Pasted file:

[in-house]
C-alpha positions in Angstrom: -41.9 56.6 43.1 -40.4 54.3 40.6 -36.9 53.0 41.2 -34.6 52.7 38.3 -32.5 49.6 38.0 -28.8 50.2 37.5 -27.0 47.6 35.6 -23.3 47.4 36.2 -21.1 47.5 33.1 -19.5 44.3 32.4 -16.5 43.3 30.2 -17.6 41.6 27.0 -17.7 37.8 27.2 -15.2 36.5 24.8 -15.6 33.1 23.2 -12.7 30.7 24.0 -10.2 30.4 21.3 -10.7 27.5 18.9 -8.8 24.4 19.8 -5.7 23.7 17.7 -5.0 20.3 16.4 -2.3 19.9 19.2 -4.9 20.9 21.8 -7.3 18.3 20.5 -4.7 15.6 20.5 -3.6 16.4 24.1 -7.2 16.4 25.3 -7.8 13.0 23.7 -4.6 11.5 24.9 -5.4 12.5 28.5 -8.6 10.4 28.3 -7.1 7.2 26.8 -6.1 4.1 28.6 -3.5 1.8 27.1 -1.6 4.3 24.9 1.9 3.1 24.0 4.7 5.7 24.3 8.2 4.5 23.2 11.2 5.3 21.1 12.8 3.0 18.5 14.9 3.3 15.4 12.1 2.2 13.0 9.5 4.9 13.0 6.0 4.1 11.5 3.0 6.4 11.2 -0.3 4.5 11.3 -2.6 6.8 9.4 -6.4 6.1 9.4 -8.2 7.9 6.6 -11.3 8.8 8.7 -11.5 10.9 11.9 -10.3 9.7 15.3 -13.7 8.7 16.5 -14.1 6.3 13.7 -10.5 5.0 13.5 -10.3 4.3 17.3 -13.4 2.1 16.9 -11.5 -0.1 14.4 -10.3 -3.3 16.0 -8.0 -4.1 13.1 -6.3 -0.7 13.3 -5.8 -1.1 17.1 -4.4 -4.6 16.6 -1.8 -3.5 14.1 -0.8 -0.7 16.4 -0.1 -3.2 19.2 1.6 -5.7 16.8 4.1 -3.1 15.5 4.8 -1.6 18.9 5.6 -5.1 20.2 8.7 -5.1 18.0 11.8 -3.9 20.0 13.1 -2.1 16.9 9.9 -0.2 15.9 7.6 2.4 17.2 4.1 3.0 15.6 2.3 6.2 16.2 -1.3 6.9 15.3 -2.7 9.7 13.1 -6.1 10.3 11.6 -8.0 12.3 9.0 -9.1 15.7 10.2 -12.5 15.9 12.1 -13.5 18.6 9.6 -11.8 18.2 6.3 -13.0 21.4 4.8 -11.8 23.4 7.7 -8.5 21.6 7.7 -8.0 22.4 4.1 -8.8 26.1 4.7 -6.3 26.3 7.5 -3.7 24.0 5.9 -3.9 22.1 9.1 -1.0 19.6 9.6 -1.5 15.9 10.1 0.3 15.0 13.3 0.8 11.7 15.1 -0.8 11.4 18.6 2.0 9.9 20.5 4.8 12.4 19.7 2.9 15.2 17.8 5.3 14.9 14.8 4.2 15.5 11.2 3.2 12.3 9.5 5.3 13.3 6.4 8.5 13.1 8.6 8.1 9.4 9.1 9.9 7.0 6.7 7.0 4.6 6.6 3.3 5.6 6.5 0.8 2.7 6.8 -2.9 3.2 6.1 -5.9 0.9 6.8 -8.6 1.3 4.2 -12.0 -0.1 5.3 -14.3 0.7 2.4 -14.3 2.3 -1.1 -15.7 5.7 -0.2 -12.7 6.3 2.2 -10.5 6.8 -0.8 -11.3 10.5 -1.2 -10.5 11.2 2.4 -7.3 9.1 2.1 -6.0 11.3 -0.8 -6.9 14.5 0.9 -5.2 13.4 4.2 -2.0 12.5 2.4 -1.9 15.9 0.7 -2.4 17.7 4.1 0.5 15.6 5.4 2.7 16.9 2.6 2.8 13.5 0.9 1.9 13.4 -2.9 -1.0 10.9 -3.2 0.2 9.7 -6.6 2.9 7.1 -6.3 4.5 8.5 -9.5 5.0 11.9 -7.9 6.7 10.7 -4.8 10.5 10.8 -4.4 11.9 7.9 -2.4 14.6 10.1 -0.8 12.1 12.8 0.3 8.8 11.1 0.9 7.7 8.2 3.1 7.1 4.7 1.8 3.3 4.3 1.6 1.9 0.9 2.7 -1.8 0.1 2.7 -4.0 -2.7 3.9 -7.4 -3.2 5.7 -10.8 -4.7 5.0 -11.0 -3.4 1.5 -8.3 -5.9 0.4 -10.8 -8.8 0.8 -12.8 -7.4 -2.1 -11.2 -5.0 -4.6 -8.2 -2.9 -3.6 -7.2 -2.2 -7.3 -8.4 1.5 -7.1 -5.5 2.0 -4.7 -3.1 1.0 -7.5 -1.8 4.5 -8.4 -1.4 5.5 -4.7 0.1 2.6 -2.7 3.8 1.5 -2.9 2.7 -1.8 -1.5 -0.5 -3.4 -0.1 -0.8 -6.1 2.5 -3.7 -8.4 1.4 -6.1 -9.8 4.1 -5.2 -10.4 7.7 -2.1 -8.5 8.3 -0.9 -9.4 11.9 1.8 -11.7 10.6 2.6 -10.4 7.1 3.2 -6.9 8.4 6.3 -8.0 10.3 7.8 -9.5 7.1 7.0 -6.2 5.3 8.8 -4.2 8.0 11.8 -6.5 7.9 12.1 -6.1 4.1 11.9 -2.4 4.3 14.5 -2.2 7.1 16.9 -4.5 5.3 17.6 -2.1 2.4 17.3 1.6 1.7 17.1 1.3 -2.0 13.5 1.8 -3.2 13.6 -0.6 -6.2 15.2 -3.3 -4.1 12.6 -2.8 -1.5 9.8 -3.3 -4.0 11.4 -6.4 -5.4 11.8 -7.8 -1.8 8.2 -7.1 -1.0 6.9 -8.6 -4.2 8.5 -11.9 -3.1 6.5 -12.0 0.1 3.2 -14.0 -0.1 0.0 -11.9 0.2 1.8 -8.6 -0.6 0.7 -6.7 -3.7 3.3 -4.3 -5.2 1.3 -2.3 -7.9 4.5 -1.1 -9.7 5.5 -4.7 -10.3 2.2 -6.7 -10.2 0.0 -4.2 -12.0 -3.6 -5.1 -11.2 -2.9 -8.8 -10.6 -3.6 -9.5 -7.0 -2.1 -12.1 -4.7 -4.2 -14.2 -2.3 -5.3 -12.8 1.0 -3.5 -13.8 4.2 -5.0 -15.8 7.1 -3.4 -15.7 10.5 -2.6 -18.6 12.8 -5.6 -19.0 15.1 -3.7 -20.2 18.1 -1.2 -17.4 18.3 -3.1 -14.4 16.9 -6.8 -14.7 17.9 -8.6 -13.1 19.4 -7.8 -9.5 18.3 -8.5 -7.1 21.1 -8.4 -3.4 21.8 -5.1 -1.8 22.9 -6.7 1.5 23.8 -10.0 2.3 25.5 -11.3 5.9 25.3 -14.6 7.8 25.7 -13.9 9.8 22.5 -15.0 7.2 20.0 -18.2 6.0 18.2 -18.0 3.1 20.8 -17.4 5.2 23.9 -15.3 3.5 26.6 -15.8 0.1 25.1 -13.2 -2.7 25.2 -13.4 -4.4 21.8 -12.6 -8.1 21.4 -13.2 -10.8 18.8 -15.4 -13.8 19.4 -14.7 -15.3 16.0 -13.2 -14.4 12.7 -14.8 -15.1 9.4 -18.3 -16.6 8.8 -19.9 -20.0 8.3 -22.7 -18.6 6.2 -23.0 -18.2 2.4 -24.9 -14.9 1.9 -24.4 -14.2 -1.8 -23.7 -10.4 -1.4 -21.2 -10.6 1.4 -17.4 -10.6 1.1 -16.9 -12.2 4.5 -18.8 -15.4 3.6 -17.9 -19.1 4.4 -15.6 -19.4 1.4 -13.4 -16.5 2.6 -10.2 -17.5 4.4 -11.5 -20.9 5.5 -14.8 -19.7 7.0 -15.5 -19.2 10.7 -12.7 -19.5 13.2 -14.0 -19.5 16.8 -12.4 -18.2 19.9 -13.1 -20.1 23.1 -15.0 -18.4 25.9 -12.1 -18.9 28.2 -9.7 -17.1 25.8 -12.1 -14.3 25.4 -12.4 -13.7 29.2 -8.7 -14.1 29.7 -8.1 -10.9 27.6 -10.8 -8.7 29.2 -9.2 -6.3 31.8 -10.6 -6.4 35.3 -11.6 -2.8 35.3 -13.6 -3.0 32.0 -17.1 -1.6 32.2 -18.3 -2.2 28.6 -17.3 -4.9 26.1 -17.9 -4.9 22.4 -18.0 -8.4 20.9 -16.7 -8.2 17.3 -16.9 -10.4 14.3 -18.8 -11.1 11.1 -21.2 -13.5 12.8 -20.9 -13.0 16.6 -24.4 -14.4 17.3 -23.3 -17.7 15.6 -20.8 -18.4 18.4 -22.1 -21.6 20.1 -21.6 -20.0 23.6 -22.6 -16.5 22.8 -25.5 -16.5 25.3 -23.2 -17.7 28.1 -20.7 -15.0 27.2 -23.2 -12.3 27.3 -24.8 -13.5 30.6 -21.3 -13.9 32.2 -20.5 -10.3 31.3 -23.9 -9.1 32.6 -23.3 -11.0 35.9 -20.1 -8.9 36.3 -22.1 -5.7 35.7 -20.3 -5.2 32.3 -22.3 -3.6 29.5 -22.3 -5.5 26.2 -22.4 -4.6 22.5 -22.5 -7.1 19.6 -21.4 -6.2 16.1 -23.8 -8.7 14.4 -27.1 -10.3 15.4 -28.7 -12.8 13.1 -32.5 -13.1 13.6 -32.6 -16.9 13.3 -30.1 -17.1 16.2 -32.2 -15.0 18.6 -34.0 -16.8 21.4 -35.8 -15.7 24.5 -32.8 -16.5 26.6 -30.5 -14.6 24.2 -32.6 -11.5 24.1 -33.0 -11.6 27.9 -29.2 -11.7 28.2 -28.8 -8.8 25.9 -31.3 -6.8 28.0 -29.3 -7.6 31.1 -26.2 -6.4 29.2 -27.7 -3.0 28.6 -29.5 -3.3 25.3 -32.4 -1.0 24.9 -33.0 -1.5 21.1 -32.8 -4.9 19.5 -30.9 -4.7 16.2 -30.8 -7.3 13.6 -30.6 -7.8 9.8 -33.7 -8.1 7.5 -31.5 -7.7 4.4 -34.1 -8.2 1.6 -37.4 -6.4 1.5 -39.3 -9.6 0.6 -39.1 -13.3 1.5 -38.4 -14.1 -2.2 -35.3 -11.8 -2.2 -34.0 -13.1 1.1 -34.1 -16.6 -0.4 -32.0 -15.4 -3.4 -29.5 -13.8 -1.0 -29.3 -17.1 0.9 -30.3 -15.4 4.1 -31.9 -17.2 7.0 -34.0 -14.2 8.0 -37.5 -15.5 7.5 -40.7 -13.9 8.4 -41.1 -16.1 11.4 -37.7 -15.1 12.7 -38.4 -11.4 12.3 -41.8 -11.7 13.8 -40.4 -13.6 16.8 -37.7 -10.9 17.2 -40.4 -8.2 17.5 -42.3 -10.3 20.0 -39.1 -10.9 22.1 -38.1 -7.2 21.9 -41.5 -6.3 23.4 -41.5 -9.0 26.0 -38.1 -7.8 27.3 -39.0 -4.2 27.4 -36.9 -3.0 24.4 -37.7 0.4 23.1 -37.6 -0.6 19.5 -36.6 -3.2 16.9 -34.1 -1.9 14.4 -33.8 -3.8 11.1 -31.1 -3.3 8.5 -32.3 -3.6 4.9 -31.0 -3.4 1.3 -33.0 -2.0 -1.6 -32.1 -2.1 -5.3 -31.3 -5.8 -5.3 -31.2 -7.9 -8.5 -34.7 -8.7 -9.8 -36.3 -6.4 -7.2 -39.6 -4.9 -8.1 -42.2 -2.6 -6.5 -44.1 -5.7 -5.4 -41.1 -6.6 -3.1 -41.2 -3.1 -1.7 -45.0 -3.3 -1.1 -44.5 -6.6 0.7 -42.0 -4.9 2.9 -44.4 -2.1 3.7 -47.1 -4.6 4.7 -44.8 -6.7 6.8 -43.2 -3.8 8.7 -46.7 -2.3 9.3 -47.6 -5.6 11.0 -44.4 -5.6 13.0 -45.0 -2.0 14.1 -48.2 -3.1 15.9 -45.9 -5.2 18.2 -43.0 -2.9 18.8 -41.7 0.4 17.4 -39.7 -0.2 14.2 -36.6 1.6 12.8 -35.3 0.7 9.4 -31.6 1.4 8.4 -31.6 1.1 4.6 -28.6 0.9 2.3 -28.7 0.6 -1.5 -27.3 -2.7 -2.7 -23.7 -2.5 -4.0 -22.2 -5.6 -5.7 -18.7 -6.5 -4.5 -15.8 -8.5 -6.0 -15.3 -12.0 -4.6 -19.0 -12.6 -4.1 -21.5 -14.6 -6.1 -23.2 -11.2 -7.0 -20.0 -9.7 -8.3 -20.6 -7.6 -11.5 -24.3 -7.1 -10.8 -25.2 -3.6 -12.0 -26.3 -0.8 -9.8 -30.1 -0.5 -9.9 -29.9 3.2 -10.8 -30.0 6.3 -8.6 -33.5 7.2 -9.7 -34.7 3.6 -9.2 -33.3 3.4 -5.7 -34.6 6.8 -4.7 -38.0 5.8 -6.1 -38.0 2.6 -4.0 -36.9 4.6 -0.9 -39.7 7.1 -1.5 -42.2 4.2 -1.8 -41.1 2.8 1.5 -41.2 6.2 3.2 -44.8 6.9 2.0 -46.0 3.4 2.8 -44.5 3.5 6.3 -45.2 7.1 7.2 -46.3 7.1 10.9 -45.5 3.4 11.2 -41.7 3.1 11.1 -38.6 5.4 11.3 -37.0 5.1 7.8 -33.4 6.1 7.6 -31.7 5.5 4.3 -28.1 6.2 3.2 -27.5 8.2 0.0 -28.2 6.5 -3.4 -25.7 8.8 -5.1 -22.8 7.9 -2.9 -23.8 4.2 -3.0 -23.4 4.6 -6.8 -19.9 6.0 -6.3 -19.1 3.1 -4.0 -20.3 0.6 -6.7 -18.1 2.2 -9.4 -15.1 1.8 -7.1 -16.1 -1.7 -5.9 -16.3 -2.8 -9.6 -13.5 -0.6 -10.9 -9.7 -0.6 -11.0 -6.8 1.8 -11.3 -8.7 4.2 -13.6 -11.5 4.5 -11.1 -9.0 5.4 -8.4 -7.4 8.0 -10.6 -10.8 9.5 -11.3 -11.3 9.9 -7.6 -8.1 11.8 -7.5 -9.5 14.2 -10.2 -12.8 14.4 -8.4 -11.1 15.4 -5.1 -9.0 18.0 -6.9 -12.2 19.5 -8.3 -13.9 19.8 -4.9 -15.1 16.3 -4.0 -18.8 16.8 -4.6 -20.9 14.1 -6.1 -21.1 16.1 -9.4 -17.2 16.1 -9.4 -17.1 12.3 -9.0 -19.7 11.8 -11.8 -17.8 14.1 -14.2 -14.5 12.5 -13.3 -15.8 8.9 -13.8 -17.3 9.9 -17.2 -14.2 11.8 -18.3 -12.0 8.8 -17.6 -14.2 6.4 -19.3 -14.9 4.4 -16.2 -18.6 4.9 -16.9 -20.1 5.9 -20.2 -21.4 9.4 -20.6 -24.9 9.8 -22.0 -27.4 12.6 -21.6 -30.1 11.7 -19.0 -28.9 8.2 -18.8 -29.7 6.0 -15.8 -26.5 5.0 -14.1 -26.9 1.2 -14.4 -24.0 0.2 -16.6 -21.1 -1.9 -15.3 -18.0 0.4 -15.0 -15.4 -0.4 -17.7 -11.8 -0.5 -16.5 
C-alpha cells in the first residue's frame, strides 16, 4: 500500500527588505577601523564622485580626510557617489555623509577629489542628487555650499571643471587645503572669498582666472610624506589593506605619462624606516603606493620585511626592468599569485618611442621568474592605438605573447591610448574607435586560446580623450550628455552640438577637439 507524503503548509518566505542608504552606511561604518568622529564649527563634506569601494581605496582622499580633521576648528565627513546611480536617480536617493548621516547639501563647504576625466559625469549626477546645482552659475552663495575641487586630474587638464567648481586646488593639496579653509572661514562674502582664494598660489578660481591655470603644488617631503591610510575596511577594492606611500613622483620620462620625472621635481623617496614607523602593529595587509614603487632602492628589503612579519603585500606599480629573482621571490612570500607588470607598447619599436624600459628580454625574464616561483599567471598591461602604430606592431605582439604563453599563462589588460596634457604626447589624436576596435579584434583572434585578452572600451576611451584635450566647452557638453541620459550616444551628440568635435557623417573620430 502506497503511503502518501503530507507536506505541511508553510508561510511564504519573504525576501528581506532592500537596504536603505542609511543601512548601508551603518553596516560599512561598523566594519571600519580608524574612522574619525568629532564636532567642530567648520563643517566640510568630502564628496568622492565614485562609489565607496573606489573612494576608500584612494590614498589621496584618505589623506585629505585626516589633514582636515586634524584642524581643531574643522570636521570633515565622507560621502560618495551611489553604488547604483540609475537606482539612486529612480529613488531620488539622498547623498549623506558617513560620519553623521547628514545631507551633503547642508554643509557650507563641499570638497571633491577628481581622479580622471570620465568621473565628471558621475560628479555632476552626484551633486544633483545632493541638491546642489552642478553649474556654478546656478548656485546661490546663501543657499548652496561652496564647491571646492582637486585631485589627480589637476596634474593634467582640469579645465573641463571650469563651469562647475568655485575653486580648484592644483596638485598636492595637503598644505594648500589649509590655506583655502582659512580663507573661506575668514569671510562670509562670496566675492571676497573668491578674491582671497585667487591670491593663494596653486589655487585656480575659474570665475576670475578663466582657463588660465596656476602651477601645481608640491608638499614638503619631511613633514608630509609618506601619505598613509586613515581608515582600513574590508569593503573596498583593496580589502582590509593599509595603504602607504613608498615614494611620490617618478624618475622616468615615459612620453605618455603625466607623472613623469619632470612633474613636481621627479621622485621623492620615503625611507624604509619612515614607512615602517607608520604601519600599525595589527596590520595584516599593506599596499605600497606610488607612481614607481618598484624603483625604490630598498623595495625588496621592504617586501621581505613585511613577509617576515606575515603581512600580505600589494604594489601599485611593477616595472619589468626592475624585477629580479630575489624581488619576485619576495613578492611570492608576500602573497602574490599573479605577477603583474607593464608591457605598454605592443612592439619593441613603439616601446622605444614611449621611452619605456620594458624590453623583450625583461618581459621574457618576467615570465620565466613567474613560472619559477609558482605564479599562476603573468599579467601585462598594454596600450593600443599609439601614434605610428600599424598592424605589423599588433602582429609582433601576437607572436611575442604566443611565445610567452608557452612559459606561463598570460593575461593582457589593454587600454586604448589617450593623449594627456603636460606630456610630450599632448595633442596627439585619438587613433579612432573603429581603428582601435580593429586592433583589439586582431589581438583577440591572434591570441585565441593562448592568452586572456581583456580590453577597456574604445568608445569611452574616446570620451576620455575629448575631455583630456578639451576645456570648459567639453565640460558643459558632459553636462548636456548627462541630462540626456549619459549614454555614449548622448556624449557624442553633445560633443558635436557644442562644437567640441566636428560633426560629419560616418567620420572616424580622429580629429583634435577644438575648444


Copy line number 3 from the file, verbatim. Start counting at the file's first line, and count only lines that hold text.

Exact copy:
C-alpha cells in the first residue's frame, strides 16, 4: 500500500527588505577601523564622485580626510557617489555623509577629489542628487555650499571643471587645503572669498582666472610624506589593506605619462624606516603606493620585511626592468599569485618611442621568474592605438605573447591610448574607435586560446580623450550628455552640438577637439 507524503503548509518566505542608504552606511561604518568622529564649527563634506569601494581605496582622499580633521576648528565627513546611480536617480536617493548621516547639501563647504576625466559625469549626477546645482552659475552663495575641487586630474587638464567648481586646488593639496579653509572661514562674502582664494598660489578660481591655470603644488617631503591610510575596511577594492606611500613622483620620462620625472621635481623617496614607523602593529595587509614603487632602492628589503612579519603585500606599480629573482621571490612570500607588470607598447619599436624600459628580454625574464616561483599567471598591461602604430606592431605582439604563453599563462589588460596634457604626447589624436576596435579584434583572434585578452572600451576611451584635450566647452557638453541620459550616444551628440568635435557623417573620430 502506497503511503502518501503530507507536506505541511508553510508561510511564504519573504525576501528581506532592500537596504536603505542609511543601512548601508551603518553596516560599512561598523566594519571600519580608524574612522574619525568629532564636532567642530567648520563643517566640510568630502564628496568622492565614485562609489565607496573606489573612494576608500584612494590614498589621496584618505589623506585629505585626516589633514582636515586634524584642524581643531574643522570636521570633515565622507560621502560618495551611489553604488547604483540609475537606482539612486529612480529613488531620488539622498547623498549623506558617513560620519553623521547628514545631507551633503547642508554643509557650507563641499570638497571633491577628481581622479580622471570620465568621473565628471558621475560628479555632476552626484551633486544633483545632493541638491546642489552642478553649474556654478546656478548656485546661490546663501543657499548652496561652496564647491571646492582637486585631485589627480589637476596634474593634467582640469579645465573641463571650469563651469562647475568655485575653486580648484592644483596638485598636492595637503598644505594648500589649509590655506583655502582659512580663507573661506575668514569671510562670509562670496566675492571676497573668491578674491582671497585667487591670491593663494596653486589655487585656480575659474570665475576670475578663466582657463588660465596656476602651477601645481608640491608638499614638503619631511613633514608630509609618506601619505598613509586613515581608515582600513574590508569593503573596498583593496580589502582590509593599509595603504602607504613608498615614494611620490617618478624618475622616468615615459612620453605618455603625466607623472613623469619632470612633474613636481621627479621622485621623492620615503625611507624604509619612515614607512615602517607608520604601519600599525595589527596590520595584516599593506599596499605600497606610488607612481614607481618598484624603483625604490630598498623595495625588496621592504617586501621581505613585511613577509617576515606575515603581512600580505600589494604594489601599485611593477616595472619589468626592475624585477629580479630575489624581488619576485619576495613578492611570492608576500602573497602574490599573479605577477603583474607593464608591457605598454605592443612592439619593441613603439616601446622605444614611449621611452619605456620594458624590453623583450625583461618581459621574457618576467615570465620565466613567474613560472619559477609558482605564479599562476603573468599579467601585462598594454596600450593600443599609439601614434605610428600599424598592424605589423599588433602582429609582433601576437607572436611575442604566443611565445610567452608557452612559459606561463598570460593575461593582457589593454587600454586604448589617450593623449594627456603636460606630456610630450599632448595633442596627439585619438587613433579612432573603429581603428582601435580593429586592433583589439586582431589581438583577440591572434591570441585565441593562448592568452586572456581583456580590453577597456574604445568608445569611452574616446570620451576620455575629448575631455583630456578639451576645456570648459567639453565640460558643459558632459553636462548636456548627462541630462540626456549619459549614454555614449548622448556624449557624442553633445560633443558635436557644442562644437567640441566636428560633426560629419560616418567620420572616424580622429580629429583634435577644438575648444